Candy Tacos: Friday or Saturday?

Candy Tacos: Friday or Saturday?

My (American) mother-in-law tells a great story from when she was living with her Norwegian mother-in-law and decided one fine day that she felt like baking a cake. “On a Wednesday?!” her horrified mother-in-law asked. Tense debate ended in compromise: My mother-in-law could bake the cake on Wednesday, but her mother-in-law insisted it be placed in the freezer until Saturday, a more acceptable day for such indulgences.

For decades, anthropologists have classified societies according to how strictly they hold members to certain norms. “Tight societies are formal and disciplined, have clearly stated social norms, and rebuke individuals who stray from the norm. Loose societies are informal, have weak or ambiguous norms, and tolerate deviant behavior” (Psychology Today). When an international team of social scientists recently surveyed nearly 7,000 people in 33 countries to rank the world’s tightest and loosest societies, Norway ranked 6th tightest, behind countries like Pakistan, India and Singapore (and ahead of Turkey, Japan and China). “A shocking surprise!” said no expat living in Norway, ever.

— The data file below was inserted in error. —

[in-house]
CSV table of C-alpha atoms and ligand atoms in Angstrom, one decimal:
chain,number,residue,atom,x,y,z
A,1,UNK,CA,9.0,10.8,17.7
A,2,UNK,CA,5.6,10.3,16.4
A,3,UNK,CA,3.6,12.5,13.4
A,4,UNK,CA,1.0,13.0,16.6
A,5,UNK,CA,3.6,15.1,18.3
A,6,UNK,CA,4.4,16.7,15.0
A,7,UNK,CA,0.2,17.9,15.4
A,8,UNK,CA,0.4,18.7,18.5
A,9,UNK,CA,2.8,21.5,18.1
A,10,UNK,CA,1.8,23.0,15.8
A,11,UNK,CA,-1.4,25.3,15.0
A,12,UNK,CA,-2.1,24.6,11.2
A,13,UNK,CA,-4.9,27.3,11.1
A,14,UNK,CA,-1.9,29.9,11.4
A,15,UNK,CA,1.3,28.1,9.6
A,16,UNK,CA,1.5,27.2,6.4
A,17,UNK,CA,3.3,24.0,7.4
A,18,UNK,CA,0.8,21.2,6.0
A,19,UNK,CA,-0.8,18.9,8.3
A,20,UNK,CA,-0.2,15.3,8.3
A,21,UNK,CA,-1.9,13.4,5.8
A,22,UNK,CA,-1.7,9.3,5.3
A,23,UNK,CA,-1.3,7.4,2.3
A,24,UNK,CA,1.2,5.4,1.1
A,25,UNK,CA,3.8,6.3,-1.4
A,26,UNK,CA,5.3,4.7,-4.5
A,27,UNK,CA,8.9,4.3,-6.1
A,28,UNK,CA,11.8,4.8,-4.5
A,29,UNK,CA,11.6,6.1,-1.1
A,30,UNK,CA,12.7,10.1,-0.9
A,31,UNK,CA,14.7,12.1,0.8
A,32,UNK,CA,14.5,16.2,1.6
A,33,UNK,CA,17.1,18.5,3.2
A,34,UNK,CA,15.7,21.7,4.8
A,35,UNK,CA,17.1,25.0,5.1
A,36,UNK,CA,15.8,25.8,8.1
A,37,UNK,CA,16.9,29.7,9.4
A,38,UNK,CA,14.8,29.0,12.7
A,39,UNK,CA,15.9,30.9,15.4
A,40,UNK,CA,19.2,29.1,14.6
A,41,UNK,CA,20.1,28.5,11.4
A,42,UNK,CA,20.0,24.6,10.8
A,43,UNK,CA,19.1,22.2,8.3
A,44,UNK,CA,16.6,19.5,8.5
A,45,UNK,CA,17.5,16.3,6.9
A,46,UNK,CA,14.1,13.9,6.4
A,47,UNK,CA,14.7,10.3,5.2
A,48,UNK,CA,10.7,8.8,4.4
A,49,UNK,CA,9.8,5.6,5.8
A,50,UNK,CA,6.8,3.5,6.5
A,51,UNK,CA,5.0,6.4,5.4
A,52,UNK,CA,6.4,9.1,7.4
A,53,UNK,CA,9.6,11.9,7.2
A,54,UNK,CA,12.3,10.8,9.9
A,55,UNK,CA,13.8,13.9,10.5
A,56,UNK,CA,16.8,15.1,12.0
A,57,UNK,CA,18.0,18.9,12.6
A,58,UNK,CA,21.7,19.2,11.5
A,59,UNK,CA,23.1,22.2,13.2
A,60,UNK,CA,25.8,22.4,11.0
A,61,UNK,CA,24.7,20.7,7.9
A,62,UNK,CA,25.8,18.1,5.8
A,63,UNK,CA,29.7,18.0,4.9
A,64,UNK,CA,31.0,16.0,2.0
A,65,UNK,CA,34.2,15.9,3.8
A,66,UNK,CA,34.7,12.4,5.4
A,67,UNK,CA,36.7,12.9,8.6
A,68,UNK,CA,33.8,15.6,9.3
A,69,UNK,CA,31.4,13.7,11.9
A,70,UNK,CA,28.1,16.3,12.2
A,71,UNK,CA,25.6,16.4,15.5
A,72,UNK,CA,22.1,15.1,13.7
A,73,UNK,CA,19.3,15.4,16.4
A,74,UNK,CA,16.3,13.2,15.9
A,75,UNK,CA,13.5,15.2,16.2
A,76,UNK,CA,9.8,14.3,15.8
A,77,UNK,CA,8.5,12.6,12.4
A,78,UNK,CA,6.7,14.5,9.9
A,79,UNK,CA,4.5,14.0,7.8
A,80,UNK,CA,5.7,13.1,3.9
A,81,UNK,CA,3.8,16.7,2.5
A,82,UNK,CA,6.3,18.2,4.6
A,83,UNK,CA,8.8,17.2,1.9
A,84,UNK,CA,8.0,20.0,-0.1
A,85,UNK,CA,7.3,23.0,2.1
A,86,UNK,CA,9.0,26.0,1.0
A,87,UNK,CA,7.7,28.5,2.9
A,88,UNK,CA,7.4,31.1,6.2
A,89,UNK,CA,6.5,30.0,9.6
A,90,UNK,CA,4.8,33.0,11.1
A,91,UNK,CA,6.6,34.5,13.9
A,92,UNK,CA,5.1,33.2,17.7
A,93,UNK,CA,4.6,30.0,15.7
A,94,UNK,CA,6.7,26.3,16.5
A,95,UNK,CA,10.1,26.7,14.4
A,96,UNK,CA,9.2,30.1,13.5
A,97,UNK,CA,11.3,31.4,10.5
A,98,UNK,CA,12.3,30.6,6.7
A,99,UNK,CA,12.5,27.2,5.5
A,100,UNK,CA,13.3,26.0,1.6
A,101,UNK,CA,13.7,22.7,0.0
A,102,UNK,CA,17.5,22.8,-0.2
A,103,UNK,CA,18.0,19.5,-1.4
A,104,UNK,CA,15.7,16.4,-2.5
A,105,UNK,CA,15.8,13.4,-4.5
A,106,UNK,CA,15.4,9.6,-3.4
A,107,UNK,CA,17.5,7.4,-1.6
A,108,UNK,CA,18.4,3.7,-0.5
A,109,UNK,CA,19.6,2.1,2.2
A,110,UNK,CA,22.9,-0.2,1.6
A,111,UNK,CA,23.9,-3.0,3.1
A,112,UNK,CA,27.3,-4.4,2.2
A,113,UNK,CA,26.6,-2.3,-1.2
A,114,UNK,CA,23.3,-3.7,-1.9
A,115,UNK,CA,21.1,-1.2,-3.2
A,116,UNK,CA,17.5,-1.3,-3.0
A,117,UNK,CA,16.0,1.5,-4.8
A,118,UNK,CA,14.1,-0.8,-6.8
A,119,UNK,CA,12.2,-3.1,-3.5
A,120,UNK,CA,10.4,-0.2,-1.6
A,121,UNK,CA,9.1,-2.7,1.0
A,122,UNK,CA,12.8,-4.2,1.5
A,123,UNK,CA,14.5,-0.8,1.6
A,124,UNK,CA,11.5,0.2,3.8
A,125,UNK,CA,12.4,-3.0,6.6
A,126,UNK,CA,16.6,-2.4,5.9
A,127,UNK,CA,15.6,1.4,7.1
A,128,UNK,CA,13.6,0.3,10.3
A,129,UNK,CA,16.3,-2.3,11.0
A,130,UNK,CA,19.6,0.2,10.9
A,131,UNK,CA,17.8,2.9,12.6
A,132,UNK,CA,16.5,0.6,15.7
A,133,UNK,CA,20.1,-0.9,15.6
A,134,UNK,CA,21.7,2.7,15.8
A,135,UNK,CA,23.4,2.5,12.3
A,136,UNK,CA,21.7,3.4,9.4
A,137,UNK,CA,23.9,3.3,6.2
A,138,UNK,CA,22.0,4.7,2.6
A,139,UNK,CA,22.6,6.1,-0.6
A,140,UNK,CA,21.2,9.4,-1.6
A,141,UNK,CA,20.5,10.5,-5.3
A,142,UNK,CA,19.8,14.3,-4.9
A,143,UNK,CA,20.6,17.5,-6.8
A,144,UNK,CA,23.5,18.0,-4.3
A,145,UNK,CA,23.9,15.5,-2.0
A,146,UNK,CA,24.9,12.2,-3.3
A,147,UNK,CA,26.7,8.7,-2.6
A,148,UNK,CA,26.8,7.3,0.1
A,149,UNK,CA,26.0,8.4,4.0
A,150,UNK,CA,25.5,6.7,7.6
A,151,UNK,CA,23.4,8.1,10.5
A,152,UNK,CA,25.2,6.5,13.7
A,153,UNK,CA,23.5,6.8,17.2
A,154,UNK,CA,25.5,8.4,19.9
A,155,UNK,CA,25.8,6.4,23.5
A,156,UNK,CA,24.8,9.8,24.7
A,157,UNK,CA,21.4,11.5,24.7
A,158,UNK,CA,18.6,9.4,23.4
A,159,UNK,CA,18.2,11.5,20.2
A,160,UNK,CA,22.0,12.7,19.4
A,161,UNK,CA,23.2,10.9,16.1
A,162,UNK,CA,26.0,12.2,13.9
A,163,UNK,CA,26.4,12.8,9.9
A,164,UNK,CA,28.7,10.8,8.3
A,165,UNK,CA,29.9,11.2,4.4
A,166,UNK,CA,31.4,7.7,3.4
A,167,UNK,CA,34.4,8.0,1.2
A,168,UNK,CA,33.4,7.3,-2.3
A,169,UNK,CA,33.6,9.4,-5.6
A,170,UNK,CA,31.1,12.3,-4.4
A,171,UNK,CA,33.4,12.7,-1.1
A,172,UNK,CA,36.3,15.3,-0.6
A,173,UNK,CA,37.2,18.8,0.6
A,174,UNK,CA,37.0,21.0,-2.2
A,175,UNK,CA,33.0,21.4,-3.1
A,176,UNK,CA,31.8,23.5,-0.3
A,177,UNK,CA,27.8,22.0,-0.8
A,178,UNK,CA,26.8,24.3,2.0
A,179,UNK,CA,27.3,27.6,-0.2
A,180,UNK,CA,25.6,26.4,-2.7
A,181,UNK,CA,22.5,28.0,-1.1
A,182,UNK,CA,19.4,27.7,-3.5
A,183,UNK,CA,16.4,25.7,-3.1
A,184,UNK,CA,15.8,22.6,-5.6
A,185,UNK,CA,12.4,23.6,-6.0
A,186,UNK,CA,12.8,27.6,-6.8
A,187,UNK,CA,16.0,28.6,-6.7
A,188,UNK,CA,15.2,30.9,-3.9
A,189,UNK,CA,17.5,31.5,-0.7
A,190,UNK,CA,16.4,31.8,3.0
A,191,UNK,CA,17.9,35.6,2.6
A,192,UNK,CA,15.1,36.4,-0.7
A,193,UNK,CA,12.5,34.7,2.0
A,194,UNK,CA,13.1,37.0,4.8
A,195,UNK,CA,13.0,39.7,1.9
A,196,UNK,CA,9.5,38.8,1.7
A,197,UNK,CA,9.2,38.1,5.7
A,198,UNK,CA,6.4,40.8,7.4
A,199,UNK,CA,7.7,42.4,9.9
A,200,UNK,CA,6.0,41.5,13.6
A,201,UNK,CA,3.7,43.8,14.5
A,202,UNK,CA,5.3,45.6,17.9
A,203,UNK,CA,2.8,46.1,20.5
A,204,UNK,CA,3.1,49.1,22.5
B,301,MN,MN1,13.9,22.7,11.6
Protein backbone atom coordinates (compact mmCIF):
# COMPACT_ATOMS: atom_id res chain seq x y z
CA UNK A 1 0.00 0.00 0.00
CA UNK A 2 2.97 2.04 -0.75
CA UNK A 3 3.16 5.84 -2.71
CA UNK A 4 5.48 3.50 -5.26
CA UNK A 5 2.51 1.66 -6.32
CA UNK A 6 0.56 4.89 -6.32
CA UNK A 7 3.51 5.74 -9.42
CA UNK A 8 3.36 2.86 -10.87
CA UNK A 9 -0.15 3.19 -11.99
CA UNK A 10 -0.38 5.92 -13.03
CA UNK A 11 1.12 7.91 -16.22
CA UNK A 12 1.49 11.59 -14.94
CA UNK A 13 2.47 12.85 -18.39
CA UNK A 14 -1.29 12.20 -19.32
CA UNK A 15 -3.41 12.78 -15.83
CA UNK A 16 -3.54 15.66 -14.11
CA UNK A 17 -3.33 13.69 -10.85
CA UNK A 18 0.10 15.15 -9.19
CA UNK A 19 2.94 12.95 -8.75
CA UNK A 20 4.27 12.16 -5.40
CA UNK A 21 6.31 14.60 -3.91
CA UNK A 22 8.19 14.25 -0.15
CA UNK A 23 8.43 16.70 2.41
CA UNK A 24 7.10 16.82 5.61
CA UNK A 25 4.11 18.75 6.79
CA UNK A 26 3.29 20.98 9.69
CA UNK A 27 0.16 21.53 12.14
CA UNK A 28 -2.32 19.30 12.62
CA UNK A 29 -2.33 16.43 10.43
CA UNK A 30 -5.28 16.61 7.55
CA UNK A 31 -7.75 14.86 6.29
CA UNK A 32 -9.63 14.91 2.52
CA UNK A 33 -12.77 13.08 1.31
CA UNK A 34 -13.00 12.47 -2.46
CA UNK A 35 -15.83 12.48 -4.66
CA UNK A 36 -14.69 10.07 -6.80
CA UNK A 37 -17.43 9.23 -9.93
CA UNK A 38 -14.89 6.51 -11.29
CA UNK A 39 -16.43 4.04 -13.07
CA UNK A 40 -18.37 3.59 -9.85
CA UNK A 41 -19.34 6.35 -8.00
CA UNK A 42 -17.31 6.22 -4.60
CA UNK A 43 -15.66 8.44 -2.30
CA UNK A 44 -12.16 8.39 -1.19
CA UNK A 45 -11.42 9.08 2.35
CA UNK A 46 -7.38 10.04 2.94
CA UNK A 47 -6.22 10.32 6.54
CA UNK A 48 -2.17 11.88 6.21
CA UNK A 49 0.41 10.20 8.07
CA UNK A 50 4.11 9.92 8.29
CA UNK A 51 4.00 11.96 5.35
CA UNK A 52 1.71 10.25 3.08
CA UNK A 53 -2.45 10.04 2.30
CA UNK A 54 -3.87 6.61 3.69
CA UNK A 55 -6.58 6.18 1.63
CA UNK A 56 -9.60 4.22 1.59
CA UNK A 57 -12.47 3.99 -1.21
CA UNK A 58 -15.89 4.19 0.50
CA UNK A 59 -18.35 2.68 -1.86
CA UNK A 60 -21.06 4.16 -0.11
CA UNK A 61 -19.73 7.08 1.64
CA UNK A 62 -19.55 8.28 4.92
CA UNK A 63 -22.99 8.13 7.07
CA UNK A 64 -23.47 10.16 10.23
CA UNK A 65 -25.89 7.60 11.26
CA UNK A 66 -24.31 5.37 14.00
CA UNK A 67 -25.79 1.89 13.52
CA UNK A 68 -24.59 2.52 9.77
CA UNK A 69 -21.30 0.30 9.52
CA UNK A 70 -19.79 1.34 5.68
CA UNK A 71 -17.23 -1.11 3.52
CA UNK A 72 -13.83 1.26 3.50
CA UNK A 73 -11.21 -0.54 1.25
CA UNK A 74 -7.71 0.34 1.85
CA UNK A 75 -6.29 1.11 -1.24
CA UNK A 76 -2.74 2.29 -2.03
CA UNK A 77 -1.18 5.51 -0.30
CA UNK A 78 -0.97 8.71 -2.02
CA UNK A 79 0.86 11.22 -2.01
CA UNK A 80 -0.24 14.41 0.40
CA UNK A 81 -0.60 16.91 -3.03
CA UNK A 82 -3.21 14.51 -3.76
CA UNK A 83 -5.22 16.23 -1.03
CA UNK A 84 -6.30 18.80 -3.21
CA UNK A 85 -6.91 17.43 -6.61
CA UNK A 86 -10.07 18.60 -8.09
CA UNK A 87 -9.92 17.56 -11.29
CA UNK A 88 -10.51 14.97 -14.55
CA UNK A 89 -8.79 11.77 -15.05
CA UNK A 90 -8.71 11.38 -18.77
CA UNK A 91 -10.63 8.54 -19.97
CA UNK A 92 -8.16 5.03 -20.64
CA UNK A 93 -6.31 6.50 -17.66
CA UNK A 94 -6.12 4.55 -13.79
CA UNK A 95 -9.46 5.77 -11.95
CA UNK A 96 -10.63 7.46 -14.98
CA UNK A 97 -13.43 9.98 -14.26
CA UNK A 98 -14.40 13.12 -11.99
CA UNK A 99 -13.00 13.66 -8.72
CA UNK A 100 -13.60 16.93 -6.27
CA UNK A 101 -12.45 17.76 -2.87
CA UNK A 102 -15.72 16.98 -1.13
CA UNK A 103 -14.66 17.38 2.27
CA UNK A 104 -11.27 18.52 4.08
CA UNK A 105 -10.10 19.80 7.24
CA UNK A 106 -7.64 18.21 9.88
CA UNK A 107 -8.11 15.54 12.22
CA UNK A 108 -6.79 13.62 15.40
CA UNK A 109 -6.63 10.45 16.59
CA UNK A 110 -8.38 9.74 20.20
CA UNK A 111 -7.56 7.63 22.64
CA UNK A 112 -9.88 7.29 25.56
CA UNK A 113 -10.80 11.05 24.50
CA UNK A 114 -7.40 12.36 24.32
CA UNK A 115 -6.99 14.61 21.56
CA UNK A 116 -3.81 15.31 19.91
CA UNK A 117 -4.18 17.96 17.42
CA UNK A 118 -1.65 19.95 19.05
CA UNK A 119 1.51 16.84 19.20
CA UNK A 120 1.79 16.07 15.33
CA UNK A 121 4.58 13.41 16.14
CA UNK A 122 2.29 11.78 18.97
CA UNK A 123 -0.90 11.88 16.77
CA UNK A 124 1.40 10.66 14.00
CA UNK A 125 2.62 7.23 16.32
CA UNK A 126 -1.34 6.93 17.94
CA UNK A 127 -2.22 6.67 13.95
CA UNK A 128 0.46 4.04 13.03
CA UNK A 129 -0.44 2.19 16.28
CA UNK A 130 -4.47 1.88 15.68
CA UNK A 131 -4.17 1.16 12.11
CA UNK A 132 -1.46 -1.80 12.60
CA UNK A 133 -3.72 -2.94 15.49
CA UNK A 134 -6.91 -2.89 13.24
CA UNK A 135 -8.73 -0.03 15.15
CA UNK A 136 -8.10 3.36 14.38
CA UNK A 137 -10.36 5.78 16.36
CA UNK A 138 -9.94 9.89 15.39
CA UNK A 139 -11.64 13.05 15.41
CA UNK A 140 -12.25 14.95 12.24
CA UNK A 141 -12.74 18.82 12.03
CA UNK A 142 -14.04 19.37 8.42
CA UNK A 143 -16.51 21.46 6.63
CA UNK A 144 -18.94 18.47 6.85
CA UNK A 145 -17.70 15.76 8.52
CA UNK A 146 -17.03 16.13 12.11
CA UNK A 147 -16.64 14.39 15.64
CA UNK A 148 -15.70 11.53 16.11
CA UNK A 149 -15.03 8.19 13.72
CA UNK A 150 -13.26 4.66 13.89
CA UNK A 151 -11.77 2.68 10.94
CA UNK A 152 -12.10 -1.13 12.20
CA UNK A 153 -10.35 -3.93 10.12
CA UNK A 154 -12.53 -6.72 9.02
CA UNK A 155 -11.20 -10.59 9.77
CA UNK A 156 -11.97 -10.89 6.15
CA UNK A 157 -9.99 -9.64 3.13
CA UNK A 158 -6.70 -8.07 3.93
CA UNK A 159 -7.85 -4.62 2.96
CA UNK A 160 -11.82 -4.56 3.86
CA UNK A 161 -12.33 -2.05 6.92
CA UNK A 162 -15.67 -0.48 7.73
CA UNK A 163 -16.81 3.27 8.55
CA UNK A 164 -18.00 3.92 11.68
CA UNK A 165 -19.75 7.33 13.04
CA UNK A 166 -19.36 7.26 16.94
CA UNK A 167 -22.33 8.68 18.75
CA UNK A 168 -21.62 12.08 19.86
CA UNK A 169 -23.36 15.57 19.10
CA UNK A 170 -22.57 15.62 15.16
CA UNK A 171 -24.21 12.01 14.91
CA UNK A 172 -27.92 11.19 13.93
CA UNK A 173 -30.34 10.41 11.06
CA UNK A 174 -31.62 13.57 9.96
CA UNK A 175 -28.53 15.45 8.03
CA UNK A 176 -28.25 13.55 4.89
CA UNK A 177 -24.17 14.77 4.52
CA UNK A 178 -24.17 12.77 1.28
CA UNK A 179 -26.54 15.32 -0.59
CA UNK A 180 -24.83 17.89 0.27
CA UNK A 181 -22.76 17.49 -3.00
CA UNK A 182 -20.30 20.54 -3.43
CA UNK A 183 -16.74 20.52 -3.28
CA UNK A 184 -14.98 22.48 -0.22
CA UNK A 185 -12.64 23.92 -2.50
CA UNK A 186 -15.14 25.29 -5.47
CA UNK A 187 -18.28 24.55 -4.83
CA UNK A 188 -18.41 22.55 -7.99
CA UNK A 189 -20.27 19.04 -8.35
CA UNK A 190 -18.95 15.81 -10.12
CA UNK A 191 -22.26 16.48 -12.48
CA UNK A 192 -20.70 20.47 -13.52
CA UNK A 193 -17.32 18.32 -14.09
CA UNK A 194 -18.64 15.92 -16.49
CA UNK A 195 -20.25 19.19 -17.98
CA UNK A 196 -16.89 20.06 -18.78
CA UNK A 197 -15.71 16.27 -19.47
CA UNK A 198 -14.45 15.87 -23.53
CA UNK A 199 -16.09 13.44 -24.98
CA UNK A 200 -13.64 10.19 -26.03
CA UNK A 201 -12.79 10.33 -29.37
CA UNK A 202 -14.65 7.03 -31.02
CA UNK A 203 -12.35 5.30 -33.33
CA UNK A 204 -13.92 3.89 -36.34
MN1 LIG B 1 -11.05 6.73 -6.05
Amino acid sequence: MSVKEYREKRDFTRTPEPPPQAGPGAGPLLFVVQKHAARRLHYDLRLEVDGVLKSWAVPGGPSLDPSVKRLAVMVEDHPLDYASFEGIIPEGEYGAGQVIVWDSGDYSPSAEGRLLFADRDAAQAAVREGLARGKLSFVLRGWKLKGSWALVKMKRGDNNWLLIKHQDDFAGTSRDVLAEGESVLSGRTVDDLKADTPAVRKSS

Tomoko Sawada's face 41 times in a shot from her book School Days; a commentary on conformity in Japan.

From Tomoko Sawada’s School Days, a commentary on conformity in Japan
(look closely; the teacher and each of the forty students is Sawada herself).

There is no marching to your own drummer here. There is no letting your freak flag fly. Oh, how we miss our American brethren and their freak flags! People who burst into song in public, who don’t hesitate to engage a stranger who looks like they’re feeling down and in need of a mood lightener. There is a street performer here who’s often out in the city center playing peppy Russian folk songs on his accordion, and my girls and I always give him money simply because he’s “the guy who brings the joy,” something few Norwegians would dream of doing in a public space. Joy is to be kept under wraps!

I hope this musician keeps bringing the joy. I hope it spreads, wildly.

Slow Norway

by Carrie Levesque

Winter is coming to Norway.  As I write, on the shortest day of the year, the sun rises at 9:45am and sets at 3:30pm.   Since it is common for children here to have to wear their woolen long underwear until mid-May, we have a lot of winter yet ahead of us.

Bergen in Winter

Bergen, Norway in Winter Twilight.